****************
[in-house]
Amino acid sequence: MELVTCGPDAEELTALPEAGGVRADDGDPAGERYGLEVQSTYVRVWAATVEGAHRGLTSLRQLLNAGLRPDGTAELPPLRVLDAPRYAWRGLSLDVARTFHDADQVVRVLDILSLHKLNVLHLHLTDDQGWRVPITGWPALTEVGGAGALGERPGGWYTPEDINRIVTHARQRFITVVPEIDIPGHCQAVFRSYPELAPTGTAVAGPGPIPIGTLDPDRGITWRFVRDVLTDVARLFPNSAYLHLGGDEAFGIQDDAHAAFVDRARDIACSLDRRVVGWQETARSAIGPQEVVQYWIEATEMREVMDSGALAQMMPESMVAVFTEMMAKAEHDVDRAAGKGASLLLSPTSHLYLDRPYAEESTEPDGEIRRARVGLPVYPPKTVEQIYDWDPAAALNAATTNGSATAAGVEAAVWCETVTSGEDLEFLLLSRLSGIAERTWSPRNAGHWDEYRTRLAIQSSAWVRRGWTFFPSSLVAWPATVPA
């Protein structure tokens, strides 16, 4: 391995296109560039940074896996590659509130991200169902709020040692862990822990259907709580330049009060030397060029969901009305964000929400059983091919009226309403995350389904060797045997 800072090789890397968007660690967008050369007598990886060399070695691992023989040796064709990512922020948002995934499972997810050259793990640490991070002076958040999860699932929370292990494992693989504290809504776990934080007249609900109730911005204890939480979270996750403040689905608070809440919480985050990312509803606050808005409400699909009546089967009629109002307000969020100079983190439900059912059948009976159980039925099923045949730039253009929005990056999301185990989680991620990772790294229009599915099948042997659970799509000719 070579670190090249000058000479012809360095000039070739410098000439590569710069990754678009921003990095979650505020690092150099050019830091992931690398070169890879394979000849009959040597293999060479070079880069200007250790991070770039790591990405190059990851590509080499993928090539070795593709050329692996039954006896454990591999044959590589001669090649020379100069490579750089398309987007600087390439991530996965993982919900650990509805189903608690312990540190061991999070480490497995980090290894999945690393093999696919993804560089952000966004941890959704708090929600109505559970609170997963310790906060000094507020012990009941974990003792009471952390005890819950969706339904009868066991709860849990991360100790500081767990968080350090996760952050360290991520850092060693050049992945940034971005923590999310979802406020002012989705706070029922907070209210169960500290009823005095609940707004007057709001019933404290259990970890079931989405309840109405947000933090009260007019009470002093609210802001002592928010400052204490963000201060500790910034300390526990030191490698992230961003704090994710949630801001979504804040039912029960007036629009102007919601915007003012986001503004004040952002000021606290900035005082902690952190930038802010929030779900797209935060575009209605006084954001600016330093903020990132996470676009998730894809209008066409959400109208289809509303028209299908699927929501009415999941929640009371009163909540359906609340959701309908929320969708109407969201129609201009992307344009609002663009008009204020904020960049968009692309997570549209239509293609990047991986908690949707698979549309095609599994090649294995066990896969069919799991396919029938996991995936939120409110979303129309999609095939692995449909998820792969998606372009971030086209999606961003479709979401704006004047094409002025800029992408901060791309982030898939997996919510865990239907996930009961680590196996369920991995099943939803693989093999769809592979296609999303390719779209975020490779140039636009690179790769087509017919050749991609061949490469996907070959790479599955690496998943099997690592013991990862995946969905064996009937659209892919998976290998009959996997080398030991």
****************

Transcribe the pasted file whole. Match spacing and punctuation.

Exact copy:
[in-house]
Amino acid sequence: MELVTCGPDAEELTALPEAGGVRADDGDPAGERYGLEVQSTYVRVWAATVEGAHRGLTSLRQLLNAGLRPDGTAELPPLRVLDAPRYAWRGLSLDVARTFHDADQVVRVLDILSLHKLNVLHLHLTDDQGWRVPITGWPALTEVGGAGALGERPGGWYTPEDINRIVTHARQRFITVVPEIDIPGHCQAVFRSYPELAPTGTAVAGPGPIPIGTLDPDRGITWRFVRDVLTDVARLFPNSAYLHLGGDEAFGIQDDAHAAFVDRARDIACSLDRRVVGWQETARSAIGPQEVVQYWIEATEMREVMDSGALAQMMPESMVAVFTEMMAKAEHDVDRAAGKGASLLLSPTSHLYLDRPYAEESTEPDGEIRRARVGLPVYPPKTVEQIYDWDPAAALNAATTNGSATAAGVEAAVWCETVTSGEDLEFLLLSRLSGIAERTWSPRNAGHWDEYRTRLAIQSSAWVRRGWTFFPSSLVAWPATVPA
């Protein structure tokens, strides 16, 4: 391995296109560039940074896996590659509130991200169902709020040692862990822990259907709580330049009060030397060029969901009305964000929400059983091919009226309403995350389904060797045997 800072090789890397968007660690967008050369007598990886060399070695691992023989040796064709990512922020948002995934499972997810050259793990640490991070002076958040999860699932929370292990494992693989504290809504776990934080007249609900109730911005204890939480979270996750403040689905608070809440919480985050990312509803606050808005409400699909009546089967009629109002307000969020100079983190439900059912059948009976159980039925099923045949730039253009929005990056999301185990989680991620990772790294229009599915099948042997659970799509000719 070579670190090249000058000479012809360095000039070739410098000439590569710069990754678009921003990095979650505020690092150099050019830091992931690398070169890879394979000849009959040597293999060479070079880069200007250790991070770039790591990405190059990851590509080499993928090539070795593709050329692996039954006896454990591999044959590589001669090649020379100069490579750089398309987007600087390439991530996965993982919900650990509805189903608690312990540190061991999070480490497995980090290894999945690393093999696919993804560089952000966004941890959704708090929600109505559970609170997963310790906060000094507020012990009941974990003792009471952390005890819950969706339904009868066991709860849990991360100790500081767990968080350090996760952050360290991520850092060693050049992945940034971005923590999310979802406020002012989705706070029922907070209210169960500290009823005095609940707004007057709001019933404290259990970890079931989405309840109405947000933090009260007019009470002093609210802001002592928010400052204490963000201060500790910034300390526990030191490698992230961003704090994710949630801001979504804040039912029960007036629009102007919601915007003012986001503004004040952002000021606290900035005082902690952190930038802010929030779900797209935060575009209605006084954001600016330093903020990132996470676009998730894809209008066409959400109208289809509303028209299908699927929501009415999941929640009371009163909540359906609340959701309908929320969708109407969201129609201009992307344009609002663009008009204020904020960049968009692309997570549209239509293609990047991986908690949707698979549309095609599994090649294995066990896969069919799991396919029938996991995936939120409110979303129309999609095939692995449909998820792969998606372009971030086209999606961003479709979401704006004047094409002025800029992408901060791309982030898939997996919510865990239907996930009961680590196996369920991995099943939803693989093999769809592979296609999303390719779209975020490779140039636009690179790769087509017919050749991609061949490469996907070959790479599955690496998943099997690592013991990862995946969905064996009937659209892919998976290998009959996997080398030991």